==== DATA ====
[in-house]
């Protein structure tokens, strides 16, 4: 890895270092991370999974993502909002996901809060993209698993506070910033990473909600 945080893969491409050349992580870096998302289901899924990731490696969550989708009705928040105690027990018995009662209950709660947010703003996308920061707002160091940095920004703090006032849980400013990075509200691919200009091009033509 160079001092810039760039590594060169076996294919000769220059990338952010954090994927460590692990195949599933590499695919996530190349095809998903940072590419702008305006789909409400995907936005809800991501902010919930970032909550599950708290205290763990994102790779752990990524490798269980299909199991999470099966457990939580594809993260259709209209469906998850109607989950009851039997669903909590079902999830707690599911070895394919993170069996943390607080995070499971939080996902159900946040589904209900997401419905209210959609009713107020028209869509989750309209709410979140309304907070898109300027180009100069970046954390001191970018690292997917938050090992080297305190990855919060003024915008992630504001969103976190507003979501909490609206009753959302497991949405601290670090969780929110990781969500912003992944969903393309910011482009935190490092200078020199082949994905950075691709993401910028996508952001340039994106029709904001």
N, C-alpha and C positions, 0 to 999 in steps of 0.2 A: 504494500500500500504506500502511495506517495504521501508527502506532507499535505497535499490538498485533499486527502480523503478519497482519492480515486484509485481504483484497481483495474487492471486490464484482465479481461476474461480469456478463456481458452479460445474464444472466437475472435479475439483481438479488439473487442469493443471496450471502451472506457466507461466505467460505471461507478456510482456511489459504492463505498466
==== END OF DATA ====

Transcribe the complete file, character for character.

[in-house]
């Protein structure tokens, strides 16, 4: 890895270092991370999974993502909002996901809060993209698993506070910033990473909600 945080893969491409050349992580870096998302289901899924990731490696969550989708009705928040105690027990018995009662209950709660947010703003996308920061707002160091940095920004703090006032849980400013990075509200691919200009091009033509 160079001092810039760039590594060169076996294919000769220059990338952010954090994927460590692990195949599933590499695919996530190349095809998903940072590419702008305006789909409400995907936005809800991501902010919930970032909550599950708290205290763990994102790779752990990524490798269980299909199991999470099966457990939580594809993260259709209209469906998850109607989950009851039997669903909590079902999830707690599911070895394919993170069996943390607080995070499971939080996902159900946040589904209900997401419905209210959609009713107020028209869509989750309209709410979140309304907070898109300027180009100069970046954390001191970018690292997917938050090992080297305190990855919060003024915008992630504001969103976190507003979501909490609206009753959302497991949405601290670090969780929110990781969500912003992944969903393309910011482009935190490092200078020199082949994905950075691709993401910028996508952001340039994106029709904001």
N, C-alpha and C positions, 0 to 999 in steps of 0.2 A: 504494500500500500504506500502511495506517495504521501508527502506532507499535505497535499490538498485533499486527502480523503478519497482519492480515486484509485481504483484497481483495474487492471486490464484482465479481461476474461480469456478463456481458452479460445474464444472466437475472435479475439483481438479488439473487442469493443471496450471502451472506457466507461466505467460505471461507478456510482456511489459504492463505498466